How to Avoid Malicious Chrome Extensions

Malicious Chrome Extensions

Browser extensions can completely transform our online experience. They can do anything from blocking ads, to displaying inspirational quotes, to actually helping you be more productive. The more popular the browser, the greater the number of extensions available for it. As you probably know, Google Chrome leads the way in that respect.

The problem is, extensions are, in essence, applications, and as we all know, applications can be malicious. Malware has been distributed with the help of Chrome extensions for a while, and Google is trying to do something about it. A couple of weeks ago, the Silicon Valley giant announced that starting September 12, 2018, you won't be able to install Chrome extensions from third-party websites. The idea is that you'll only install add-ons from Chrome's Web Store where all the software is vetted and malware-free. As is often the case, the reality is a bit different.

Malicious extensions and Chrome's Web Store

The situation is pretty similar to what we see with Android and Google Play. Extensions published on Chrome's Web Store are indeed checked out before they get approved, but the vetting process clearly isn't thorough enough. We've seen Google go after extensions that posed as useful tools but in reality did all sorts of nasty things like displaying ads, mining cryptocurrency, and stealing information. They somehow got through Google's approval process, and they ended up on Chrome's Web Store. From there, they landed on the computers of thousands of innocent victims.

It's up to the user to sort the wheat from the chaff

Over the years, we've heard a lot of excuses saying something to the effect of "malware does slip through the cracks every now and then." Sometimes, however, the cracks look like chasms, and sadly, it looks like it is the user that must figure out which extensions are good and which aren't. Fortunately, if you're diligent enough, you should be able to spot the bad ones. Here are a few things you might want to keep in mind.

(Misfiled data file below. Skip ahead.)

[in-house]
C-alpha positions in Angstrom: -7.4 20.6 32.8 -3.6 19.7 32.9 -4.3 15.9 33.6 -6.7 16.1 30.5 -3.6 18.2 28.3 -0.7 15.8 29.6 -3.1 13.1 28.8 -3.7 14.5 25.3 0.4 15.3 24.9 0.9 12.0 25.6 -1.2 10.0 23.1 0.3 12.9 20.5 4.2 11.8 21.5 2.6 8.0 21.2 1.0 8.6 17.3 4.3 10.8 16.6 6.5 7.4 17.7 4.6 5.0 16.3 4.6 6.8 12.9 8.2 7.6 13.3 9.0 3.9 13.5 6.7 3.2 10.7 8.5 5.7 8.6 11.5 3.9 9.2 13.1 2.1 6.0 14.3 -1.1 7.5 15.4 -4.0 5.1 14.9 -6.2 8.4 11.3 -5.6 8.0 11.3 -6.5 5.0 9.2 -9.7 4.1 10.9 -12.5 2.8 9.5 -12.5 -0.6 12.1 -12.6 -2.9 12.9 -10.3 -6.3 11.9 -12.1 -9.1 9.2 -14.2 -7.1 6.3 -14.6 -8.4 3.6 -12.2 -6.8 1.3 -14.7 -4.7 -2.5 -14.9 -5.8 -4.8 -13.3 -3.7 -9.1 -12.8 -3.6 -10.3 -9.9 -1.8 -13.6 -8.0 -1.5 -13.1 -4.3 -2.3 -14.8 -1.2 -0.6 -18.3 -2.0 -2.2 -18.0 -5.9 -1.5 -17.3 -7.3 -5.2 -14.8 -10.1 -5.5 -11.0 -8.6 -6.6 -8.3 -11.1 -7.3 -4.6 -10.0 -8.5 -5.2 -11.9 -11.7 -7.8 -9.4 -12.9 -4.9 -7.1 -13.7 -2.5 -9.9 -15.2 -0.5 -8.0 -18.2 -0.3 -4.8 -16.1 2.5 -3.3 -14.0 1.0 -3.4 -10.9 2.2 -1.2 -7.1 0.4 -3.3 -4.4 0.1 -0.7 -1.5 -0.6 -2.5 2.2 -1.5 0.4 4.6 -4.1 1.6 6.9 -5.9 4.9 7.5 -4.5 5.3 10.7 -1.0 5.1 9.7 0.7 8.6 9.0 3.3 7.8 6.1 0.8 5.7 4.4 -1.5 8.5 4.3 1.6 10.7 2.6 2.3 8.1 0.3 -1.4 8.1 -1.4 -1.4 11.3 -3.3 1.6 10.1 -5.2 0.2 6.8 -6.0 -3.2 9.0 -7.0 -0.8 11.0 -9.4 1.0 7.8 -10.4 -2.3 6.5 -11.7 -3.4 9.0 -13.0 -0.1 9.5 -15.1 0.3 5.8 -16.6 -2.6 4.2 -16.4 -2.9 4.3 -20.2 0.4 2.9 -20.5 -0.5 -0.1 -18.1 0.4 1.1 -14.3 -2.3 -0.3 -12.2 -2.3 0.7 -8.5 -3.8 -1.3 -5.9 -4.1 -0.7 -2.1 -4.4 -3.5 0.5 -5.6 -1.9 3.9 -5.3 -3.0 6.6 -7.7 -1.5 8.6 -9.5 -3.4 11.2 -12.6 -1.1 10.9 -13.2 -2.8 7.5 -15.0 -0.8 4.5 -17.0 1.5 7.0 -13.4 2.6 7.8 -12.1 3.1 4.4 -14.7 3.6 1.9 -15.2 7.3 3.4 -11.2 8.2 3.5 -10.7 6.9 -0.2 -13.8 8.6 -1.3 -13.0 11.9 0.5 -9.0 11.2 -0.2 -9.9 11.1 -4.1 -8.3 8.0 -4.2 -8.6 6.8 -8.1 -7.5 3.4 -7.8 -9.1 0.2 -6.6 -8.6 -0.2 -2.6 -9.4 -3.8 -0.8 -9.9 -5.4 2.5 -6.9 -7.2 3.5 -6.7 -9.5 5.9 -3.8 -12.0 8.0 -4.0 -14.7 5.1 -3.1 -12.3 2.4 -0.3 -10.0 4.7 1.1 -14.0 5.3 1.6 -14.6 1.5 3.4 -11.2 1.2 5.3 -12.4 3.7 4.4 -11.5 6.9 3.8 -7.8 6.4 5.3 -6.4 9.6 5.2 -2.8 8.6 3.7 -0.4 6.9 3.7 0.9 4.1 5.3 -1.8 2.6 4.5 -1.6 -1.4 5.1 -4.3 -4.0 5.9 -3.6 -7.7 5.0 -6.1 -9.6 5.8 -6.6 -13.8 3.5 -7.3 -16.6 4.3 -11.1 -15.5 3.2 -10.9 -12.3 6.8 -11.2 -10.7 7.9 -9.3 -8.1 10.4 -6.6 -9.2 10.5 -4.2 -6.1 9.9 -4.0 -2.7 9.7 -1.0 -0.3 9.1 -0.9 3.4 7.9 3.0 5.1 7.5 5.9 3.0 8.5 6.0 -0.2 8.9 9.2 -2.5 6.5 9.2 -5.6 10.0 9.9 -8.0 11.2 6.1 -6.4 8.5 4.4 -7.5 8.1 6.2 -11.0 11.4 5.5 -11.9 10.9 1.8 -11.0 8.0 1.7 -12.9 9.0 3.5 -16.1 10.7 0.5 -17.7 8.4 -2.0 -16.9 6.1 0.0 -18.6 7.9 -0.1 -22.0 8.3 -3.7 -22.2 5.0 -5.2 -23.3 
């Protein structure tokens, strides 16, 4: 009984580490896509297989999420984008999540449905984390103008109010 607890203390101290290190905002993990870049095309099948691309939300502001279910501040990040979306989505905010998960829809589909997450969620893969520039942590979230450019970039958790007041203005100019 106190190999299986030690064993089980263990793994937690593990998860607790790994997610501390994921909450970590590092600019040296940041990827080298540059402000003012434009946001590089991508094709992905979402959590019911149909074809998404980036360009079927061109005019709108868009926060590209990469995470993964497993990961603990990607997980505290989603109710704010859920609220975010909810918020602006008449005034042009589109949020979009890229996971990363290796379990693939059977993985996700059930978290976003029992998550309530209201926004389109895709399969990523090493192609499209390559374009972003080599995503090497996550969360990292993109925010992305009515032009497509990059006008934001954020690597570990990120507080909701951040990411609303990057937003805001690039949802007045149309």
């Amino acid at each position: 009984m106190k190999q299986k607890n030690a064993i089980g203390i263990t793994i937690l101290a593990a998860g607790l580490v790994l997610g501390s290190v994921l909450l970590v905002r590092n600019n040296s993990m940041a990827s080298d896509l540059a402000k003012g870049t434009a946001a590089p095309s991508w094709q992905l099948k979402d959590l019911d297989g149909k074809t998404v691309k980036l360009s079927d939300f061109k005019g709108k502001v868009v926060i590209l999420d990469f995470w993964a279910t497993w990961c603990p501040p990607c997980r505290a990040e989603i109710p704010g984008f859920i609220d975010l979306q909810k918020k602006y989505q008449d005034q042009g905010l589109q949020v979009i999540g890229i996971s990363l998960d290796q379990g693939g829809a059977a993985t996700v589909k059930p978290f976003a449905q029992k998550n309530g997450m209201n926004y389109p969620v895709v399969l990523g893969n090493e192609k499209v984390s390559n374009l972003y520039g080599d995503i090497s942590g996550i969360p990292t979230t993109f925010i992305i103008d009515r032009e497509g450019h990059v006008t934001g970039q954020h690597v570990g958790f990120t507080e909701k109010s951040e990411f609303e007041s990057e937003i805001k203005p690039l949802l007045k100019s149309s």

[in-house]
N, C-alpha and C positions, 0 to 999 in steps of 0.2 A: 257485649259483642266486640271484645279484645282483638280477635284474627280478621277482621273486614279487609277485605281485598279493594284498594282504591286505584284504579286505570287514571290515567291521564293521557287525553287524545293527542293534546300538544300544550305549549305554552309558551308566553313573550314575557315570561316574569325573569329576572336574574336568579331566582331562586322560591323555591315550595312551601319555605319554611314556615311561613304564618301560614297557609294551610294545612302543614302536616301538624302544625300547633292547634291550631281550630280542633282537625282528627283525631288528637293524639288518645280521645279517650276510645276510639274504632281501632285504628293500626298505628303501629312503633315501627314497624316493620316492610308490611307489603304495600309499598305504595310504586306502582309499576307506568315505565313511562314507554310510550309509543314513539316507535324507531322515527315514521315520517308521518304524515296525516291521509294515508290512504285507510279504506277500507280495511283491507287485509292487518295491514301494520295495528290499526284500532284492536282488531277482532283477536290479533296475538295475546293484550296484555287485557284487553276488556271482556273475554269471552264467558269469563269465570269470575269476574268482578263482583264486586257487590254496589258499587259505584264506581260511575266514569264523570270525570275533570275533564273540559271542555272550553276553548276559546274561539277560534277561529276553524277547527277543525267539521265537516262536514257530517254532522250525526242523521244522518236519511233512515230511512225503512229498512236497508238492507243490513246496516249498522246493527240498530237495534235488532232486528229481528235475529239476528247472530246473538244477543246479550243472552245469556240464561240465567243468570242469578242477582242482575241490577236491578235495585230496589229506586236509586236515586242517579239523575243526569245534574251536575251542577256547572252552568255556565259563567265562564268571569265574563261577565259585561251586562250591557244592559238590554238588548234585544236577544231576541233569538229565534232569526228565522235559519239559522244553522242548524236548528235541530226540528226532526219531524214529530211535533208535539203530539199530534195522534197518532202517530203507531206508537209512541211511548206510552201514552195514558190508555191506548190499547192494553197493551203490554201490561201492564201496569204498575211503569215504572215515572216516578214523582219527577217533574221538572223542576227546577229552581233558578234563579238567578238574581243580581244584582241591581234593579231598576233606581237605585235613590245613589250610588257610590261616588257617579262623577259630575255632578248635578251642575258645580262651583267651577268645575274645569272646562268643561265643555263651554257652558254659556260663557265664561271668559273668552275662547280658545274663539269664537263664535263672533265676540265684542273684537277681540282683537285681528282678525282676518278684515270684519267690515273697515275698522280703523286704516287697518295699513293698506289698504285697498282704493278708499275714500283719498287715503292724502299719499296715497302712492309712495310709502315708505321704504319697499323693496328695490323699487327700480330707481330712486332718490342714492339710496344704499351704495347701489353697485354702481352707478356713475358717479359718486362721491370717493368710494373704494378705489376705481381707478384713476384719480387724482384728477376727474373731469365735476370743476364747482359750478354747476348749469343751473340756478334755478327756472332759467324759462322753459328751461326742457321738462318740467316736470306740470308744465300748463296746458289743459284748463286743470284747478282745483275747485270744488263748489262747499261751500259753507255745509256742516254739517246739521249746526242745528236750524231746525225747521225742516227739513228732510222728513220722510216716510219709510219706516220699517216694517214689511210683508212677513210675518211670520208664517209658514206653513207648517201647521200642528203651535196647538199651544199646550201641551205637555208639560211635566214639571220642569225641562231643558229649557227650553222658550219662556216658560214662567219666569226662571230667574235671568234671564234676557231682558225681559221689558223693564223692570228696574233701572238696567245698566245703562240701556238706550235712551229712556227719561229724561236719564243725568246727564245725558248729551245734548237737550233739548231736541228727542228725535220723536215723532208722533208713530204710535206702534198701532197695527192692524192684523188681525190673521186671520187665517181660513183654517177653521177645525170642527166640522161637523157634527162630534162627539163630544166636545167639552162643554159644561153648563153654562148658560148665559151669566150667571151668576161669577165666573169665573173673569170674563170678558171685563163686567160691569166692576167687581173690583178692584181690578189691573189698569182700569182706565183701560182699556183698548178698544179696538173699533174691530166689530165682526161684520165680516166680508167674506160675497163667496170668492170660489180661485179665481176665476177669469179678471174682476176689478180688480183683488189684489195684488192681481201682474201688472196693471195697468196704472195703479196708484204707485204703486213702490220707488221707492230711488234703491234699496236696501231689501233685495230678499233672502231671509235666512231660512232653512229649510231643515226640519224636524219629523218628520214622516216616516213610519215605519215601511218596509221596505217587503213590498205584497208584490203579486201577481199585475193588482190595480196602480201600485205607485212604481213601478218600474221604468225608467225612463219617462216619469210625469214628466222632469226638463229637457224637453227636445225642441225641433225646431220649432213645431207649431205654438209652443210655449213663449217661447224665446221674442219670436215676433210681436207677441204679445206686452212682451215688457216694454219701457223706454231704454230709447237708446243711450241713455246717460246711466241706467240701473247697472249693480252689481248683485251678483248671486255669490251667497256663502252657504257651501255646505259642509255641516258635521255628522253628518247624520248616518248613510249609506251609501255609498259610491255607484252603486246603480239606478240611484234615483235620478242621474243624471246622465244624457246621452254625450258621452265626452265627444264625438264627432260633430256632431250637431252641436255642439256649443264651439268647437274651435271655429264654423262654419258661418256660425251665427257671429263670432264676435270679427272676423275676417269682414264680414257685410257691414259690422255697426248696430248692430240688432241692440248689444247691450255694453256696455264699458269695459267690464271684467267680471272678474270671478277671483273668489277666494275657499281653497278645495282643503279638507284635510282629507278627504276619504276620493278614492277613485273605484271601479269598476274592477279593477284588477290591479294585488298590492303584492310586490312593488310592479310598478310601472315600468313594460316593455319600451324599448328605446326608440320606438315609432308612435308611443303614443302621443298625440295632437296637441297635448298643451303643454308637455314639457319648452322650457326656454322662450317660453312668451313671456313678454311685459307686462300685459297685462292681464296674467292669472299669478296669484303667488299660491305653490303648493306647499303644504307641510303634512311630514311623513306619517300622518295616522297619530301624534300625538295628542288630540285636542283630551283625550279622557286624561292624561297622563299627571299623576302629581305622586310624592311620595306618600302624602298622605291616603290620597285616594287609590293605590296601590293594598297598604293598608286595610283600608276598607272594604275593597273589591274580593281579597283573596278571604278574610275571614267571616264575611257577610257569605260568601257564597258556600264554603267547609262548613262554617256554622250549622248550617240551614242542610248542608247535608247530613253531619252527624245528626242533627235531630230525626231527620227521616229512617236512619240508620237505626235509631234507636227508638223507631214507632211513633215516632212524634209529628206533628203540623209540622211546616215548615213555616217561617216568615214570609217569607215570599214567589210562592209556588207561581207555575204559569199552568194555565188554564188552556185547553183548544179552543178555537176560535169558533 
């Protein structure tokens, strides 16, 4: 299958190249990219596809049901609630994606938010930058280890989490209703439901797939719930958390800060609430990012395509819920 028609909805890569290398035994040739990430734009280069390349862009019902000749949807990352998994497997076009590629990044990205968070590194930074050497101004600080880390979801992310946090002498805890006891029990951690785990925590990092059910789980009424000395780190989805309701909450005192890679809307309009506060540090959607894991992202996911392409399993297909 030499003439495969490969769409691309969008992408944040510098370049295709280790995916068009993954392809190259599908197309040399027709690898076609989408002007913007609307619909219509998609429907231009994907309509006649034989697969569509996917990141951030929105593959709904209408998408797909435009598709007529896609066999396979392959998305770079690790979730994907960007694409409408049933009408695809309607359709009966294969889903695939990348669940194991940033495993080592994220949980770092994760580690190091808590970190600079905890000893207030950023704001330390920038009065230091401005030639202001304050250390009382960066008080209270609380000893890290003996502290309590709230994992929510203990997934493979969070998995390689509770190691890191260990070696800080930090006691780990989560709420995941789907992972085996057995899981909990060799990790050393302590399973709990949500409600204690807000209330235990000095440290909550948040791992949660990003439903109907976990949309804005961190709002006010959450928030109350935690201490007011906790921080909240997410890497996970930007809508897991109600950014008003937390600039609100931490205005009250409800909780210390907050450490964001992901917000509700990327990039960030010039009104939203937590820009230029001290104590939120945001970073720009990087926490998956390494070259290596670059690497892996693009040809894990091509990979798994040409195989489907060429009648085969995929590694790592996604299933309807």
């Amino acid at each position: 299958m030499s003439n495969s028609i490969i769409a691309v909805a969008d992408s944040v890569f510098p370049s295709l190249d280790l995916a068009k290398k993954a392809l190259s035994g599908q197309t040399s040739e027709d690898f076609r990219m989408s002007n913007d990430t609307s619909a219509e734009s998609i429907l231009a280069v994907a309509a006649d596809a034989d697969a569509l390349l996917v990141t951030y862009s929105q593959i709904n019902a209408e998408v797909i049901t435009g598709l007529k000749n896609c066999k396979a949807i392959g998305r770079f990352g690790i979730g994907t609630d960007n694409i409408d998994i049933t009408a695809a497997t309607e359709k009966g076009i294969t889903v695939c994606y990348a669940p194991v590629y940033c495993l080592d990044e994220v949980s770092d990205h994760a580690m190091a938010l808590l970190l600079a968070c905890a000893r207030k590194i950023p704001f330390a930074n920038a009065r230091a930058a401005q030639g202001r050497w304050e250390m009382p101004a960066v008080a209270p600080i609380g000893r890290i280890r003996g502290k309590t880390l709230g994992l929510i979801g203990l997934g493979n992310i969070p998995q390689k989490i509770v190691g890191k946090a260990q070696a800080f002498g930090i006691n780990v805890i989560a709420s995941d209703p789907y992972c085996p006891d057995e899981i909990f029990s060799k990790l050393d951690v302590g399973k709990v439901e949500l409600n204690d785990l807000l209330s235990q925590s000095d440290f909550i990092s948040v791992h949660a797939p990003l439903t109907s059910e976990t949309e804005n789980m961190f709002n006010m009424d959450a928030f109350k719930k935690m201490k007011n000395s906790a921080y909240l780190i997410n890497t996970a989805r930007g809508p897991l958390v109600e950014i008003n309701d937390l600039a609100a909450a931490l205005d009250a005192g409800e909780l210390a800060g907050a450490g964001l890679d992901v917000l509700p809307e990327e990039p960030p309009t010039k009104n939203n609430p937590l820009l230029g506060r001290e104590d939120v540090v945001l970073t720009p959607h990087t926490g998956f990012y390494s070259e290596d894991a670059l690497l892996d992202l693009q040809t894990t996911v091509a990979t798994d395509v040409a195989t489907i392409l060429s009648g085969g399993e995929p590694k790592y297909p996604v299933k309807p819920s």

• You don't need to be a guinea pig

    You'll soon have no other options but to install extensions from the Web Store, so you might as well learn what sort of information you can get from it.

    The number of users is a particularly useful piece of data. A large userbase doesn't necessarily mean that the extension is safe to use. In much the same way, a low number of users doesn't automatically indicate malicious behavior. It does show that not a whole lot of people know about the extension, however, and this isn't ideal. If you're really interested in its functionality, save it as a bookmark and come back to it in a few weeks when the userbase is larger. Testing out a brand new extension you know nothing about is a risk you don't want to take unless you absolutely have to.

  • Take a look at what the description says